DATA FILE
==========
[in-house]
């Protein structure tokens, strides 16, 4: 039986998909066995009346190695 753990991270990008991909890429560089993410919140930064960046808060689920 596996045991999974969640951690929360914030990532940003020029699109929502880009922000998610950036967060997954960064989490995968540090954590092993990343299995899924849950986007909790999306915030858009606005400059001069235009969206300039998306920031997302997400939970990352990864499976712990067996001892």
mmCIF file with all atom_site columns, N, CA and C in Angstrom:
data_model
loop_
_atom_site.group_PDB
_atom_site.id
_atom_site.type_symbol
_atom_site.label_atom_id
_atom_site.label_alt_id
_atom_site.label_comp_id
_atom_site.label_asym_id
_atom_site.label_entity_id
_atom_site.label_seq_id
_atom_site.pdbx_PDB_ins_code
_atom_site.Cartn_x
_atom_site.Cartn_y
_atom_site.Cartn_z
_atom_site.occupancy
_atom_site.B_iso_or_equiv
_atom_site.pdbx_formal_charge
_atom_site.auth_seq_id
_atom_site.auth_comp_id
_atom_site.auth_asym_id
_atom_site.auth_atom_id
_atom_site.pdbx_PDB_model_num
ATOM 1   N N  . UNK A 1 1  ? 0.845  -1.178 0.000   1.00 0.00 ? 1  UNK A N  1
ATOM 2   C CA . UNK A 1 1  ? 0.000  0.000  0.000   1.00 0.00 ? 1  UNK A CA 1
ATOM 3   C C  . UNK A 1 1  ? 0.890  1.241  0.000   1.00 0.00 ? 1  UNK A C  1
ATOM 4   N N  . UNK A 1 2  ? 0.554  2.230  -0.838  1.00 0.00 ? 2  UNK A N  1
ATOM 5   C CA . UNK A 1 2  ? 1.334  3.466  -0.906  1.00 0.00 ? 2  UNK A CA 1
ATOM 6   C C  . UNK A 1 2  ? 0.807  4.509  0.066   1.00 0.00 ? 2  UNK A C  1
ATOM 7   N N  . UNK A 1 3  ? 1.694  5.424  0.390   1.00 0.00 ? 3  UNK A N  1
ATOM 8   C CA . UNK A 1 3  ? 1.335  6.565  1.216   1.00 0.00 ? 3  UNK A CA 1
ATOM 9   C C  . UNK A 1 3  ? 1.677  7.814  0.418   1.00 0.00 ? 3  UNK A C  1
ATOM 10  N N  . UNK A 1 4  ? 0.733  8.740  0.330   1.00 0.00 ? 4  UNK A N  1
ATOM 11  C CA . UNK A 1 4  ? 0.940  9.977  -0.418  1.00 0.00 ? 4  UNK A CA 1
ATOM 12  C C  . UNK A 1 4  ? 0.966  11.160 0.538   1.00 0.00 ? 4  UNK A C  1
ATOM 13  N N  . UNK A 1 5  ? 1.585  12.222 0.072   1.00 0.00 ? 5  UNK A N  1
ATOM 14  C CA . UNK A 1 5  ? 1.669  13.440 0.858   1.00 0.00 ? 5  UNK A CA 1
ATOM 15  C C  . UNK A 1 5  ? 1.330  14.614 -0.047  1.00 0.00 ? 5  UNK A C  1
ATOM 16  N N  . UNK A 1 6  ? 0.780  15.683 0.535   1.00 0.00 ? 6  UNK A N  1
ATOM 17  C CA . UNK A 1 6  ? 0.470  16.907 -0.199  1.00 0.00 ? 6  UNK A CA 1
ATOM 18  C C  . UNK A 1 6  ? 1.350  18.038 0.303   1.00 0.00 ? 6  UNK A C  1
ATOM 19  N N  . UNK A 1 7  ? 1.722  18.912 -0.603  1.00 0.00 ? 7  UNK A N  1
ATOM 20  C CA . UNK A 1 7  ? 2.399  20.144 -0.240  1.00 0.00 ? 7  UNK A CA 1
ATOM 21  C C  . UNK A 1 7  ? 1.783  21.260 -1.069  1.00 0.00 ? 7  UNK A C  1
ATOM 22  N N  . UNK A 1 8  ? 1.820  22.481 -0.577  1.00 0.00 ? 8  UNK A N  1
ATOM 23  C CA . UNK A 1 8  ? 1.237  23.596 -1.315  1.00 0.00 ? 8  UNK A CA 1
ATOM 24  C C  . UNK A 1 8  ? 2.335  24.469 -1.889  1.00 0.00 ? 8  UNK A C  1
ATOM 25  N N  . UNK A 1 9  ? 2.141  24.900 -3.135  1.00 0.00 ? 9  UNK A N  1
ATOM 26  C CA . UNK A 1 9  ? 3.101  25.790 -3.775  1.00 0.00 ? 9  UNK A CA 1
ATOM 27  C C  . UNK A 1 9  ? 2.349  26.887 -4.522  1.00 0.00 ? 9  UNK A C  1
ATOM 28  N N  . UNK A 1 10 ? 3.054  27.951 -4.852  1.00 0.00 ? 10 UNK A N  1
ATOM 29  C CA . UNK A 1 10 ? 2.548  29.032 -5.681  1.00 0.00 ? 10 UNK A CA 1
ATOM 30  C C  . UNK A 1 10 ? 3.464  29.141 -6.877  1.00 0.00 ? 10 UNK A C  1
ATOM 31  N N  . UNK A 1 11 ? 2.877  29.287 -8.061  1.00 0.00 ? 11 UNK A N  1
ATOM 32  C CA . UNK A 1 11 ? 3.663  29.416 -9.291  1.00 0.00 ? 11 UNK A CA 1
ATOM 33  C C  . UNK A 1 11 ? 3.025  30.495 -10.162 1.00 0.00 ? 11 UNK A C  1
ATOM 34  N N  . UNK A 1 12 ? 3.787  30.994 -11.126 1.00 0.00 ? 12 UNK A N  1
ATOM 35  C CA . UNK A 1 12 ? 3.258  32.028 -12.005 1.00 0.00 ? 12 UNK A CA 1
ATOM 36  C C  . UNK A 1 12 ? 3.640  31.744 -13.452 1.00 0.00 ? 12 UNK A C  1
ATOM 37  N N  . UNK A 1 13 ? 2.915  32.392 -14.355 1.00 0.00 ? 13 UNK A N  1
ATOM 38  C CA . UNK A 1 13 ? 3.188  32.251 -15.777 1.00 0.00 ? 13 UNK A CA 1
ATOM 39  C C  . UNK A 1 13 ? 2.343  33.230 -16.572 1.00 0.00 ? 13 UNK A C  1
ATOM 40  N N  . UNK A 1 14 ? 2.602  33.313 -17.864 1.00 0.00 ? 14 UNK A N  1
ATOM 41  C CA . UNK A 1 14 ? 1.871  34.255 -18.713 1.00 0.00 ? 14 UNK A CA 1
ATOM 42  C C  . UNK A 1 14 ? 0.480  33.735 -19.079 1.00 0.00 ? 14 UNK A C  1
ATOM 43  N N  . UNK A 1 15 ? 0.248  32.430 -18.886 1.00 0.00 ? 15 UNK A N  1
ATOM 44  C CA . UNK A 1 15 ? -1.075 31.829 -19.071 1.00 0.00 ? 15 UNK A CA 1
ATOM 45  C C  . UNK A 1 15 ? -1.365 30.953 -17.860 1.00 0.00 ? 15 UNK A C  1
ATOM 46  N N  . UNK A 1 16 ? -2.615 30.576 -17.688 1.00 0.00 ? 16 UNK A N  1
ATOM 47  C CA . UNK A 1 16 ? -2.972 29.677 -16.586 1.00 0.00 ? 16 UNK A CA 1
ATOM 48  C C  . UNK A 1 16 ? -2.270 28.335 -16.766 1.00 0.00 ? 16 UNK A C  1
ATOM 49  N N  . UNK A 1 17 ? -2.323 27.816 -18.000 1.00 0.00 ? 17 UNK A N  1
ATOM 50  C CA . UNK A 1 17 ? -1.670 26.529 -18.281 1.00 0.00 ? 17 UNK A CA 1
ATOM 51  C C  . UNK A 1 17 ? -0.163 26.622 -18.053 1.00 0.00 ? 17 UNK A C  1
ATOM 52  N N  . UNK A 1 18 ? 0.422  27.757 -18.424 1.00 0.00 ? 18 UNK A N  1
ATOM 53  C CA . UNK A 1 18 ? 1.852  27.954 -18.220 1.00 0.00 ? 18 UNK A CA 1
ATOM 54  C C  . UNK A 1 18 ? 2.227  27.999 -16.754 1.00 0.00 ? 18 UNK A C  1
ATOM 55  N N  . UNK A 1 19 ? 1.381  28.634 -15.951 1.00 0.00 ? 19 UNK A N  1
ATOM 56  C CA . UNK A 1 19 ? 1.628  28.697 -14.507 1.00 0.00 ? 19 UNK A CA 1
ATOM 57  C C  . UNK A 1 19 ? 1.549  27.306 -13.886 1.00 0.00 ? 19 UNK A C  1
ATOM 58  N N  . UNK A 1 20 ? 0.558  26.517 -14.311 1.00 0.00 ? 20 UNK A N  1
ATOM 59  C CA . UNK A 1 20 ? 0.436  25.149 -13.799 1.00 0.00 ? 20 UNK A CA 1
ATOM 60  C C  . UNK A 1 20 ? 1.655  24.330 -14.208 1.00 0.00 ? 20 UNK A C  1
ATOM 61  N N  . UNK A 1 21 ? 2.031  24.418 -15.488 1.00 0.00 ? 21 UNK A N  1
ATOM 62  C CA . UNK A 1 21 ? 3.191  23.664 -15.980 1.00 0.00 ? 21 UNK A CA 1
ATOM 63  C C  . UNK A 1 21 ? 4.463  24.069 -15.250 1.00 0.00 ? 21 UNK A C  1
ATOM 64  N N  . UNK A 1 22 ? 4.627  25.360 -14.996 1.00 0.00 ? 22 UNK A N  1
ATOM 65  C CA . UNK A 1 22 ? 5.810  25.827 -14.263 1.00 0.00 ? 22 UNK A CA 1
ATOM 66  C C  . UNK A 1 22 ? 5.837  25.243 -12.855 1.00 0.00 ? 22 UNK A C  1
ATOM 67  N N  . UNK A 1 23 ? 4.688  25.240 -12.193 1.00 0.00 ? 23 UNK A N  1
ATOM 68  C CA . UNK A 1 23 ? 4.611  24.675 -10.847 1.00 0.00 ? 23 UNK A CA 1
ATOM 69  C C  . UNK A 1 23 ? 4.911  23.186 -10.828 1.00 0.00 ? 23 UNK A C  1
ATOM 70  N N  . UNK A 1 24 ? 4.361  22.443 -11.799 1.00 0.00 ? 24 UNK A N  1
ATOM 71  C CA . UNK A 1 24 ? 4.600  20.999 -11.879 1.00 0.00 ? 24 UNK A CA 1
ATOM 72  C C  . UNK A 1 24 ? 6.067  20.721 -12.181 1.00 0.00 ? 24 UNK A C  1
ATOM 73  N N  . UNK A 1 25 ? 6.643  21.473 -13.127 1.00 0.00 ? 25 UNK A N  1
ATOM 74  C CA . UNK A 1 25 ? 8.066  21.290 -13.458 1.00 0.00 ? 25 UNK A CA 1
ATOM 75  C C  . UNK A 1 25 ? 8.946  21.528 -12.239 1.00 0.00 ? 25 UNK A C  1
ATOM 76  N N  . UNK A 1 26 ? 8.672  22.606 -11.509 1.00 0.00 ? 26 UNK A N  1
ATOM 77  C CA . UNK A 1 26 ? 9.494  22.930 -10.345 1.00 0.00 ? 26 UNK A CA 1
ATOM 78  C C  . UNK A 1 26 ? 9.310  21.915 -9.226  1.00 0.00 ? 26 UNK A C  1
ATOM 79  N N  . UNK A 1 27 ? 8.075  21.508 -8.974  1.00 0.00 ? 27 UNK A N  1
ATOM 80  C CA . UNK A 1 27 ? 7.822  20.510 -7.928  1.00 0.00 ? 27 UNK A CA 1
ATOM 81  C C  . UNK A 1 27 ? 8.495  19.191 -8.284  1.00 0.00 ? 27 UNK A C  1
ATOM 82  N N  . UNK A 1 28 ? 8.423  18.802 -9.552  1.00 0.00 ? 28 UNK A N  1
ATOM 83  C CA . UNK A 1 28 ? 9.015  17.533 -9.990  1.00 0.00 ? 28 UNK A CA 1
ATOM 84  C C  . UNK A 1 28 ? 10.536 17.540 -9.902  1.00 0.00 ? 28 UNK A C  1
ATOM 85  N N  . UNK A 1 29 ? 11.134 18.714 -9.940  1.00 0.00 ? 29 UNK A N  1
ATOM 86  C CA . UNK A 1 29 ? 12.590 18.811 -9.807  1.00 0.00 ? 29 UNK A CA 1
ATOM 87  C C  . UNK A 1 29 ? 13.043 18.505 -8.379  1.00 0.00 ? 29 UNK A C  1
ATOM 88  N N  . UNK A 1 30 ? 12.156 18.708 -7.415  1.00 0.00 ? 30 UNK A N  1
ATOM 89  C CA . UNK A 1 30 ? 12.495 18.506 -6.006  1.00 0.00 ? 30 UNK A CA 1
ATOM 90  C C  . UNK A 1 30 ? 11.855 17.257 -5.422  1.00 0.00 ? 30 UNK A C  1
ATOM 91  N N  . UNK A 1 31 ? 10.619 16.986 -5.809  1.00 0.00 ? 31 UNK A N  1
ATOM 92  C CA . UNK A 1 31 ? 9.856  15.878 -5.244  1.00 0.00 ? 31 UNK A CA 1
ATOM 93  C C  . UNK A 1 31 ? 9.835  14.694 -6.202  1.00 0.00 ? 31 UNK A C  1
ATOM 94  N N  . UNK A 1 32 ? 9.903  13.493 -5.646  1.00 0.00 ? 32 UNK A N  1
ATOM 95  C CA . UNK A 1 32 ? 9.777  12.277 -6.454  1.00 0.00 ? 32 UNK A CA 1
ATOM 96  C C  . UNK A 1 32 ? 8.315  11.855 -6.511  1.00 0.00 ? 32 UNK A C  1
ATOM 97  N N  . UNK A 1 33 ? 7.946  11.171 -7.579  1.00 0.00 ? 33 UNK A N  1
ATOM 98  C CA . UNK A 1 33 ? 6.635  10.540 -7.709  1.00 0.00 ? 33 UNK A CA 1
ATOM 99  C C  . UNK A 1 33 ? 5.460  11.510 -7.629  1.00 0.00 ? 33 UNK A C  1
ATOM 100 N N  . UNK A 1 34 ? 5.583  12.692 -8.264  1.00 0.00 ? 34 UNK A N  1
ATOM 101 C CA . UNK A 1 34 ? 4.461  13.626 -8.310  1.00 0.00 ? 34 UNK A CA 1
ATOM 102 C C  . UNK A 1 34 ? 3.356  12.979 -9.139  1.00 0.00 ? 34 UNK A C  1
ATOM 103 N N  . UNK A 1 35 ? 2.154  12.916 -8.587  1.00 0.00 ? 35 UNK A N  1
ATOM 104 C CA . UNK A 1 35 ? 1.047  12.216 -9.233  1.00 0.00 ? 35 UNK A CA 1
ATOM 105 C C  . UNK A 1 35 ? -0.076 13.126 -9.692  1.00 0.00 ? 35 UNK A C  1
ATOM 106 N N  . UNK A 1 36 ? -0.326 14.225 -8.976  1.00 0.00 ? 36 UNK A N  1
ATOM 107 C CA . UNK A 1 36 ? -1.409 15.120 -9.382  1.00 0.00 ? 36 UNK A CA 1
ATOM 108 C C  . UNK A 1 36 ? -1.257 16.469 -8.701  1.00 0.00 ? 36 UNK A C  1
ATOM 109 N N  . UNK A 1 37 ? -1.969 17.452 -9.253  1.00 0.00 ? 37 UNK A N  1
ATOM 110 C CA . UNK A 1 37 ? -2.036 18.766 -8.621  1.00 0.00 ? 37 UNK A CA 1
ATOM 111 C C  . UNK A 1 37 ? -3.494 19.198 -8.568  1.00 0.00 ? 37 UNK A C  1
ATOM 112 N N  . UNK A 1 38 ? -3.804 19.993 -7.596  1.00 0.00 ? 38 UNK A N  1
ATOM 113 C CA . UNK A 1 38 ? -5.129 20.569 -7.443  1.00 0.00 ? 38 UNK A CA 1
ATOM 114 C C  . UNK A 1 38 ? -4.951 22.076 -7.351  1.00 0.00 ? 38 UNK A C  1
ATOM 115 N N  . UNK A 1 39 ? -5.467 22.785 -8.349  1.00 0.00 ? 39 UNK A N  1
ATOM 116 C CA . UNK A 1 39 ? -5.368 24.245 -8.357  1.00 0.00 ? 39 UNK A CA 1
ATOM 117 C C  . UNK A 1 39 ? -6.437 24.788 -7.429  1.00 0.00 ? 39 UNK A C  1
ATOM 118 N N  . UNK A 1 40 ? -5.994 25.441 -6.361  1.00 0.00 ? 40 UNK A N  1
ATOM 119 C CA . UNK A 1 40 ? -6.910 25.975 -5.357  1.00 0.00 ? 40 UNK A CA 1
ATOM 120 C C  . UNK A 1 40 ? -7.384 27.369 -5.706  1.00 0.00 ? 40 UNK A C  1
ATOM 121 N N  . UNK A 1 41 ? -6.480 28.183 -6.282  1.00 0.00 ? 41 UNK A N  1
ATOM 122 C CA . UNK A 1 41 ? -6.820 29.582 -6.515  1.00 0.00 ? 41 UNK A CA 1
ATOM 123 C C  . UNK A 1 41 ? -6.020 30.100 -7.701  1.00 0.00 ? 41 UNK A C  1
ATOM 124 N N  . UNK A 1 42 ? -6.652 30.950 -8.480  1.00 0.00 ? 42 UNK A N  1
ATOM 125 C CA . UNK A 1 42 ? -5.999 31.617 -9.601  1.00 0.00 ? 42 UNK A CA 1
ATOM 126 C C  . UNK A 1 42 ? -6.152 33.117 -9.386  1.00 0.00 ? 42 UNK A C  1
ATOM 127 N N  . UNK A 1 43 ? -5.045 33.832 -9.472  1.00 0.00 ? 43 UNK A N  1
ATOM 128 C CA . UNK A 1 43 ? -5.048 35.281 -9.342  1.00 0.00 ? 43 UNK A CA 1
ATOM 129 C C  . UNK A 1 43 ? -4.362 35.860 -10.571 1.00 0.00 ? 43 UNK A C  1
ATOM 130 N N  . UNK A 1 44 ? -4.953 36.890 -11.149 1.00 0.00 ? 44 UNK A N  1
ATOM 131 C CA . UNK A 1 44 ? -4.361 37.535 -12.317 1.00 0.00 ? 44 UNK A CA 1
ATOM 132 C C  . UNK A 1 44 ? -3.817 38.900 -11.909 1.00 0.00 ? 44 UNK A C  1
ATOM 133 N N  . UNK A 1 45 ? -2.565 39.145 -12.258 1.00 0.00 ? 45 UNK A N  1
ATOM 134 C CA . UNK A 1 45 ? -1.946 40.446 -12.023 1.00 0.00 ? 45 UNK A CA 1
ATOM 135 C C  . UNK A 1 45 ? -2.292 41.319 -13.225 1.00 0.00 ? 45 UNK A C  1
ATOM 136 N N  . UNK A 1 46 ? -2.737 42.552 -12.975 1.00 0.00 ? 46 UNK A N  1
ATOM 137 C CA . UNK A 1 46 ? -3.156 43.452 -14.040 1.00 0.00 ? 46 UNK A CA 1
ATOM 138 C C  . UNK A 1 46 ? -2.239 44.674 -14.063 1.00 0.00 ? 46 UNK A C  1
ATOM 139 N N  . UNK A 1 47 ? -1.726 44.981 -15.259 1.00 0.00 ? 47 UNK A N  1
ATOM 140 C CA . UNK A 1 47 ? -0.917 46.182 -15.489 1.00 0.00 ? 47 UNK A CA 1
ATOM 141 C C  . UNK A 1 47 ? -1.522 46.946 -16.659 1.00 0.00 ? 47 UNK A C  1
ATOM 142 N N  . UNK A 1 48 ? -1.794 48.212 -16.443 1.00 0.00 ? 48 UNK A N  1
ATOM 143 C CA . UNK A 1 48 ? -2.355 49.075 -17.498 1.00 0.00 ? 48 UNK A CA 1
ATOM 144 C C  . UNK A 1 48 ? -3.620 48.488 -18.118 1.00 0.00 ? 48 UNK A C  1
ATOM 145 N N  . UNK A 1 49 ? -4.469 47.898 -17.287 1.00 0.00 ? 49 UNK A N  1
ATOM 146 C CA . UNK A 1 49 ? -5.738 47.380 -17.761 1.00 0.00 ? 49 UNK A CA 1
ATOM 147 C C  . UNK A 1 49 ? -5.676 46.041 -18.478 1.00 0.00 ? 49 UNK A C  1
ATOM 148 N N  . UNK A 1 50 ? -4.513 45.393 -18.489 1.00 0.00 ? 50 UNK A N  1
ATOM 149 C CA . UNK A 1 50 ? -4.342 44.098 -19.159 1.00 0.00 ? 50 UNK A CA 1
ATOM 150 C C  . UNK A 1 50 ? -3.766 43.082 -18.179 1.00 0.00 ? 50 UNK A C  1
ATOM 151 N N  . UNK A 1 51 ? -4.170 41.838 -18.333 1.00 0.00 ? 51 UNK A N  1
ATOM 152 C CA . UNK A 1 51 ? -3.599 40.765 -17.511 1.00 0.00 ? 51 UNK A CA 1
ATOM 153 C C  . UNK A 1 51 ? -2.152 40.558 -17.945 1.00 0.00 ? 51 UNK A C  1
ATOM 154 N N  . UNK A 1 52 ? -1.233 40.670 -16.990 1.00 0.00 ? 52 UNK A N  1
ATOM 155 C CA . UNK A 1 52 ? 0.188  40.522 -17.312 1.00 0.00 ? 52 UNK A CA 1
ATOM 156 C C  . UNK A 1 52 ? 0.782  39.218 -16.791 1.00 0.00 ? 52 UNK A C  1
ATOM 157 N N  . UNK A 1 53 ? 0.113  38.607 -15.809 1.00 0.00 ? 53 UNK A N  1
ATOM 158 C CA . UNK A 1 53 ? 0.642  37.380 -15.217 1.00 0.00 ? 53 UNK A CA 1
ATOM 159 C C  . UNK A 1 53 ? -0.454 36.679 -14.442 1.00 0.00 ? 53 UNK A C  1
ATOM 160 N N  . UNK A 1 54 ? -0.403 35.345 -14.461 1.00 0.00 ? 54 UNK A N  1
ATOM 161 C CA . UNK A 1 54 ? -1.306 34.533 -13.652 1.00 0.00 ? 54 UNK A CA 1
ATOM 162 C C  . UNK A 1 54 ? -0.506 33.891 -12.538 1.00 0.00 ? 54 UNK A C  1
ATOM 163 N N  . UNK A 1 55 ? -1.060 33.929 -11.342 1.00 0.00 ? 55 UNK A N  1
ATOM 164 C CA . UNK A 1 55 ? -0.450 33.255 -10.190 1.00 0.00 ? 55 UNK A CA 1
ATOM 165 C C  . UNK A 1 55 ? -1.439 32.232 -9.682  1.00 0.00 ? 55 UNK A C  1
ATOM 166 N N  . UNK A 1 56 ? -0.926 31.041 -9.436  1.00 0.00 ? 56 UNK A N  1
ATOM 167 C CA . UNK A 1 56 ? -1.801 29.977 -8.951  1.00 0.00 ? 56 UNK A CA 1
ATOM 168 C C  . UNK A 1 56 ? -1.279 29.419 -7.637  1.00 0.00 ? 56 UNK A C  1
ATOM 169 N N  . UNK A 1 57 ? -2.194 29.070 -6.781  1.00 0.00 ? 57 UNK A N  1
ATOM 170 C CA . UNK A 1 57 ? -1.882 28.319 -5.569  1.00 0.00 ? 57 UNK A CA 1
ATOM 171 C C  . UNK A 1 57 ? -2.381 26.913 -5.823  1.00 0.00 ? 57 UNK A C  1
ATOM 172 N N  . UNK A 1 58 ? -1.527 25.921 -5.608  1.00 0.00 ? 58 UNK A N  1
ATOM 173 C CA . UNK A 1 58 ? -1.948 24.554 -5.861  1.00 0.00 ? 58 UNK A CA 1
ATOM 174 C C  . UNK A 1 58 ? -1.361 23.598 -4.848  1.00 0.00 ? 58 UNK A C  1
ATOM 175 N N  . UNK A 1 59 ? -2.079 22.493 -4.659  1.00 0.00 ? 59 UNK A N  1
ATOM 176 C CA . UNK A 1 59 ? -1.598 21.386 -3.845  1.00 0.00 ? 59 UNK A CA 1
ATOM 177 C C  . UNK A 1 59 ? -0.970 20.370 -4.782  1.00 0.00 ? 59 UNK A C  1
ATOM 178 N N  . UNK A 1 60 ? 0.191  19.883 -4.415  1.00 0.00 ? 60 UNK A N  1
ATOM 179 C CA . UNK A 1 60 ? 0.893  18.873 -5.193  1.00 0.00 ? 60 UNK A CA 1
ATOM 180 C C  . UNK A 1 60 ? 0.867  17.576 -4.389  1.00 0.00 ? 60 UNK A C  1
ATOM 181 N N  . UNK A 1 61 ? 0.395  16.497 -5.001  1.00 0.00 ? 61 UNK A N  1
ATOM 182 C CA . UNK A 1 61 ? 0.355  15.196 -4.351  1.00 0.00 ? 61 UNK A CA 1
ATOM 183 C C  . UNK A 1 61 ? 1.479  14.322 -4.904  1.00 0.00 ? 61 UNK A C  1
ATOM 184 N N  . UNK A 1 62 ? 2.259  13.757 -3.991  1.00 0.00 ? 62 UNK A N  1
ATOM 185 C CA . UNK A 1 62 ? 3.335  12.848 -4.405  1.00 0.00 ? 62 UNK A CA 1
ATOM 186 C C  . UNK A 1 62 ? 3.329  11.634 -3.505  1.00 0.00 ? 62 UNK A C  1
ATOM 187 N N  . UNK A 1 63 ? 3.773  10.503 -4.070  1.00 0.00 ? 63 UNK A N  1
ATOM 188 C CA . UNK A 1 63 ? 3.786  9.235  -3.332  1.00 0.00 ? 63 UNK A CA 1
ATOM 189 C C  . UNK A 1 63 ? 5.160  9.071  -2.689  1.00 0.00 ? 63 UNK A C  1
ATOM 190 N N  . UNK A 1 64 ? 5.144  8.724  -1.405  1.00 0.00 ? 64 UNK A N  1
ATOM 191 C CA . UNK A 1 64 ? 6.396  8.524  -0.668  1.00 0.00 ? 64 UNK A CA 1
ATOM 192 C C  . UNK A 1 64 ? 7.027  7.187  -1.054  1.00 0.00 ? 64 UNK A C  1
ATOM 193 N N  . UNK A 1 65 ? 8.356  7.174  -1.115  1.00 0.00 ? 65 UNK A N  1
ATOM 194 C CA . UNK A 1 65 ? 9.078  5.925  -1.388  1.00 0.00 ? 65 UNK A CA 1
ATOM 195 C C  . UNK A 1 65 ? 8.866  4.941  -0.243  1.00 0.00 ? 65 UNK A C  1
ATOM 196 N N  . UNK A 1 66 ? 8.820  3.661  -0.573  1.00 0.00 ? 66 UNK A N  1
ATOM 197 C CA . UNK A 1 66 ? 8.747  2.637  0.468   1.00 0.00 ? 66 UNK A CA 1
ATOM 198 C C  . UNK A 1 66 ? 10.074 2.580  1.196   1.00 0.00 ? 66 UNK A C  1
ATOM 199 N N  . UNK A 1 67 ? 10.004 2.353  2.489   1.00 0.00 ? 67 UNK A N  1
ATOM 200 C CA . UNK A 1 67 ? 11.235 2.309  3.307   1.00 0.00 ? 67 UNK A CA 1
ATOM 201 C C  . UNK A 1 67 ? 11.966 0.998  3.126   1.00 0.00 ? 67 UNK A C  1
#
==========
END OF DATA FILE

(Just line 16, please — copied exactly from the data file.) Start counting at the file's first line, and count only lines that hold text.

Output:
_atom_site.Cartn_x